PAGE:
Luke 14:25-33 New Revised Standard Version (NRSV)
25 Now large crowds were traveling with him; and he turned and said to them, 26 “Whoever comes to me and does not hate father and mother, wife and children, brothers and sisters, yes, and even life itself, cannot be my disciple. 27 Whoever does not carry the cross and follow me cannot be my disciple. 28 For which of you, intending to build a tower, does not first sit down and estimate the cost, to see whether he has enough to complete it? 29 Otherwise, when he has laid a foundation and is not able to finish, all who see it will begin to ridicule him, 30 saying, ‘This fellow began to build and was not able to finish.’ 31 Or what king, going out to wage war against another king, will not sit down first and consider whether he is able with ten thousand to oppose the one who comes against him with twenty thousand? 32 If he cannot, then, while the other is still far away, he sends a delegation and asks for the terms of peace. 33 So therefore, none of you can become my disciple if you do not give up all your possessions.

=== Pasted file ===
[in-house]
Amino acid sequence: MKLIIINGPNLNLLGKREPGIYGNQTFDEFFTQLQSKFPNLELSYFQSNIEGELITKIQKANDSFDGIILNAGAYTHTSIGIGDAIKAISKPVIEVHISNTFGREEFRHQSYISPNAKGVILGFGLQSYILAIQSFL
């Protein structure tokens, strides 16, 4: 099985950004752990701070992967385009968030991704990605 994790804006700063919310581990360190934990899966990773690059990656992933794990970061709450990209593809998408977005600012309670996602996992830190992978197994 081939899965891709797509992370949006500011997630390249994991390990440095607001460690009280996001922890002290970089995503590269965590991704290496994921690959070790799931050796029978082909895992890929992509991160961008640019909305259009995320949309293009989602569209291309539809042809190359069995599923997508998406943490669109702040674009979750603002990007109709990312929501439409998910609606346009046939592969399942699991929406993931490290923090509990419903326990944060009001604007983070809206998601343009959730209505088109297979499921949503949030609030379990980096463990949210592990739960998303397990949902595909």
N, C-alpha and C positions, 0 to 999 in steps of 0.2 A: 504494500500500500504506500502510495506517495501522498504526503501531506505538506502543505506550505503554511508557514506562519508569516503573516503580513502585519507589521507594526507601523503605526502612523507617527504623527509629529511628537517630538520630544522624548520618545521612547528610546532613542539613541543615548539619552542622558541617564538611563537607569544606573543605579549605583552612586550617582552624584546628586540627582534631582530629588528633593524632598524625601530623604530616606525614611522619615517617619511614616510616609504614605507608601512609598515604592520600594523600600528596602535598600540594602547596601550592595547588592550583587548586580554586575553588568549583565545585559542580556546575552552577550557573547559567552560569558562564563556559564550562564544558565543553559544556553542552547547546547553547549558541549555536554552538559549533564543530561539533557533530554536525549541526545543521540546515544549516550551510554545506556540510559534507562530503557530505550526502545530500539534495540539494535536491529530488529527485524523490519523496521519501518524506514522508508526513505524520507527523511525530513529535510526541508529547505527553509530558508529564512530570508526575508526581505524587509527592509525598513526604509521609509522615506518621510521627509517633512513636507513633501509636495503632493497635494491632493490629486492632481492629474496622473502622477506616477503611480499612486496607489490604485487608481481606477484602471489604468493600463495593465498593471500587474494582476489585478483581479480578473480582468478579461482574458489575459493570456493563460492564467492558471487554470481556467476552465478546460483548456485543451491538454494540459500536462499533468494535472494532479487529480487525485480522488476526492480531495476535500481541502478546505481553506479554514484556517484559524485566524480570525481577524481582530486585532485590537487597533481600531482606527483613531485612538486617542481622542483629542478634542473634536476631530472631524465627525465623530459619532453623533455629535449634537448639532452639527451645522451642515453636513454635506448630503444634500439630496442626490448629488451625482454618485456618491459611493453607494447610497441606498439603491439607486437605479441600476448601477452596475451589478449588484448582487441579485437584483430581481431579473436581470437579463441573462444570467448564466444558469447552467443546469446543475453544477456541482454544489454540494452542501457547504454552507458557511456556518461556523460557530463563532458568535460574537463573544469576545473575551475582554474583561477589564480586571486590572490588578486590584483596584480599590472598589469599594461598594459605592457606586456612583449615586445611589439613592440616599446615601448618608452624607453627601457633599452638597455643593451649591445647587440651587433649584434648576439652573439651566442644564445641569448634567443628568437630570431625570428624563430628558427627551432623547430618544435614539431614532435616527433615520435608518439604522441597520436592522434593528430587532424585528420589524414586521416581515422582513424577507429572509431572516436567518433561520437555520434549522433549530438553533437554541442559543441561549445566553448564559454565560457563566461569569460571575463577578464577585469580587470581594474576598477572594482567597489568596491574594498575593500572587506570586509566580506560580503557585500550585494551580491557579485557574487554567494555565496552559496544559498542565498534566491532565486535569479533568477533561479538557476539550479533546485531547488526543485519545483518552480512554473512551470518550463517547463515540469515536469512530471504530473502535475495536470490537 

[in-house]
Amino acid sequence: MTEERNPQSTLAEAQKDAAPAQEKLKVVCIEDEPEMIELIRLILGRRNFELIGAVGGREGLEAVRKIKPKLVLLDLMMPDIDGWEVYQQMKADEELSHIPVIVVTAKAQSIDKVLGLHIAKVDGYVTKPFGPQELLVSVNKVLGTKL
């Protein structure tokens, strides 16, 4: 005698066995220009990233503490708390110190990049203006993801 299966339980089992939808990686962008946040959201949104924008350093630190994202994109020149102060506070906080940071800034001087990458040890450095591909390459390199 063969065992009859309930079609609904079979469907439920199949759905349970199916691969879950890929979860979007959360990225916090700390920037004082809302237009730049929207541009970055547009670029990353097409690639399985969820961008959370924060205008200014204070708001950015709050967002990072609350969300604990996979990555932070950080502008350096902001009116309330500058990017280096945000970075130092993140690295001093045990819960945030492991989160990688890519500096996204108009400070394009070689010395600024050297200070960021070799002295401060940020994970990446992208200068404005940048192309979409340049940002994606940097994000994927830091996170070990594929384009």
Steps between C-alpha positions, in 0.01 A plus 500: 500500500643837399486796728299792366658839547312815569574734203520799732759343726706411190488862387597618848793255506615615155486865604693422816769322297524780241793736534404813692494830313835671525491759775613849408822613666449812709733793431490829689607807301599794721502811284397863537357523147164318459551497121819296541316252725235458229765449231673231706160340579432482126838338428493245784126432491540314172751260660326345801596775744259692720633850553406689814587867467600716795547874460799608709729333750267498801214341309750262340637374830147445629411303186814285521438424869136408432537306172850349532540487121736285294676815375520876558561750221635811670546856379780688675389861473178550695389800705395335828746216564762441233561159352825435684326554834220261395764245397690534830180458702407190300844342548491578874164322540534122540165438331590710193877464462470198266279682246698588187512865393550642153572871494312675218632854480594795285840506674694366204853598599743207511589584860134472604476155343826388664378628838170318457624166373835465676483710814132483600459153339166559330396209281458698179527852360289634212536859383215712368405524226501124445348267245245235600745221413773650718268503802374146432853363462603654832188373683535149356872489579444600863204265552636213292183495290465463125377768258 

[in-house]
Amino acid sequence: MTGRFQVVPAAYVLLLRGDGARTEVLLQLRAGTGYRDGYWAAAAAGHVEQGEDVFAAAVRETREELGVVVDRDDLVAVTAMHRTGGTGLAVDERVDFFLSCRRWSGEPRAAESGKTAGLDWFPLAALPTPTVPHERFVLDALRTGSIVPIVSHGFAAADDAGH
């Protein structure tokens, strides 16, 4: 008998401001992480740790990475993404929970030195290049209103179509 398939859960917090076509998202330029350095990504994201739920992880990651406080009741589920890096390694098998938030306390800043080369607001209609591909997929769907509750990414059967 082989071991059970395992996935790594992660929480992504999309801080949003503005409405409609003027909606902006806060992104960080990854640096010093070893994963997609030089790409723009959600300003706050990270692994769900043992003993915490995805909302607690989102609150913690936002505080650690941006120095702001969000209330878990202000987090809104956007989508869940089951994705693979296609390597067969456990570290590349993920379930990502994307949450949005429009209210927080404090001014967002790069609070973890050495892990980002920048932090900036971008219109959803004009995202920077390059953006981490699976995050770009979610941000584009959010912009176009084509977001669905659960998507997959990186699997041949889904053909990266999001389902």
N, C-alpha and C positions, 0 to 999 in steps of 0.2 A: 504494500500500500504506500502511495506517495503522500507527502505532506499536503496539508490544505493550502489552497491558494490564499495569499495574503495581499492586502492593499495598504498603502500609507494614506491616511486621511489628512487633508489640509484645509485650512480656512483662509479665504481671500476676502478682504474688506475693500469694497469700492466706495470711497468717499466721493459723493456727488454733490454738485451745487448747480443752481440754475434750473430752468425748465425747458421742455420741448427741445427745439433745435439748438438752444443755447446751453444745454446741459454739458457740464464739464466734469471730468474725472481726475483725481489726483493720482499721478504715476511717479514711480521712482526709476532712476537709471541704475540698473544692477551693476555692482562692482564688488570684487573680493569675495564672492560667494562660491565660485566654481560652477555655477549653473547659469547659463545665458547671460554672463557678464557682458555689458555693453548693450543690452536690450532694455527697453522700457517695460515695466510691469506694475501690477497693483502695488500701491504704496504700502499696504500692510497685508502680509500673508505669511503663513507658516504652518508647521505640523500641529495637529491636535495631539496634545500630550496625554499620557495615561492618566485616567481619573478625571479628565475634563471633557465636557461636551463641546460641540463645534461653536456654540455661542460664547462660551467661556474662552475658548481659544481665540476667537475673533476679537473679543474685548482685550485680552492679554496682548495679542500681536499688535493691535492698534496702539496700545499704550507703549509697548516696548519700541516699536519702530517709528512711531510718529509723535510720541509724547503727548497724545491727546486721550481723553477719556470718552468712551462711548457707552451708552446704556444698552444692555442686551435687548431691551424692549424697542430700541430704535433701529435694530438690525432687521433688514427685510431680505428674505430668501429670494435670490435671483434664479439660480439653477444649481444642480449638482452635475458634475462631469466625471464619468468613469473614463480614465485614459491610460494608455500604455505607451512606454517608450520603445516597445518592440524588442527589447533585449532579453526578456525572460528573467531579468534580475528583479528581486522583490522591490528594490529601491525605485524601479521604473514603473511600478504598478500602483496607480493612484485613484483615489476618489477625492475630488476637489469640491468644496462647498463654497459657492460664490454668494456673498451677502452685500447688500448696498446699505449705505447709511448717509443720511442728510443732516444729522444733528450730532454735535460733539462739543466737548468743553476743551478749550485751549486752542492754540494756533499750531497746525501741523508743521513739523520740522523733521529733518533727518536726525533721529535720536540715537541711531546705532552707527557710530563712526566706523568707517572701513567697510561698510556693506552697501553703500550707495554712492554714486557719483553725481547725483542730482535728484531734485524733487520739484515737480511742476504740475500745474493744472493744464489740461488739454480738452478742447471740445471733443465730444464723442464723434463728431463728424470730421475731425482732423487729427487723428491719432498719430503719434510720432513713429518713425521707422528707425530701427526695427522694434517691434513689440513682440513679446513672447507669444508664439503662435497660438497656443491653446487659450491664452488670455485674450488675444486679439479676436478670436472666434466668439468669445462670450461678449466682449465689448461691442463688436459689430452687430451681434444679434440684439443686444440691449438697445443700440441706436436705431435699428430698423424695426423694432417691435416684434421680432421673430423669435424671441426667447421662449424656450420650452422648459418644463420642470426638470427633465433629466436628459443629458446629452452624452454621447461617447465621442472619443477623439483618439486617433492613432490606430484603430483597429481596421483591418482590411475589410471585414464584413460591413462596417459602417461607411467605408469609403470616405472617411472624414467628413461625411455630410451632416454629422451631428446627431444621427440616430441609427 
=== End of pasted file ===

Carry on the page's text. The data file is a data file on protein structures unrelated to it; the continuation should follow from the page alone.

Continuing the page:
When I read this passage words from Dietrich Bonhoeffer’s book Cost of Discipleship come to mind: “When Christ calls a man, he bids him come and die.” Everyone who knows Bonhoeffer’s story knows of his execution and thus connects his death with these words. This is what it means to be a disciple of Jesus. Bonhoeffer explored in great depth the relationship of discipleship and the cross, and for him the cross involved the expectation of suffering. It’s not just any suffering, it’s not sickness or injury, it is suffering that comes as a result of one’s confession of faith in Christ. Looking out at his own context of 1930s Germany, he could take note of how “a Christianity that no longer took discipleship seriously remade the gospel into only the solace of cheap grace” [Discipleship, p. 86].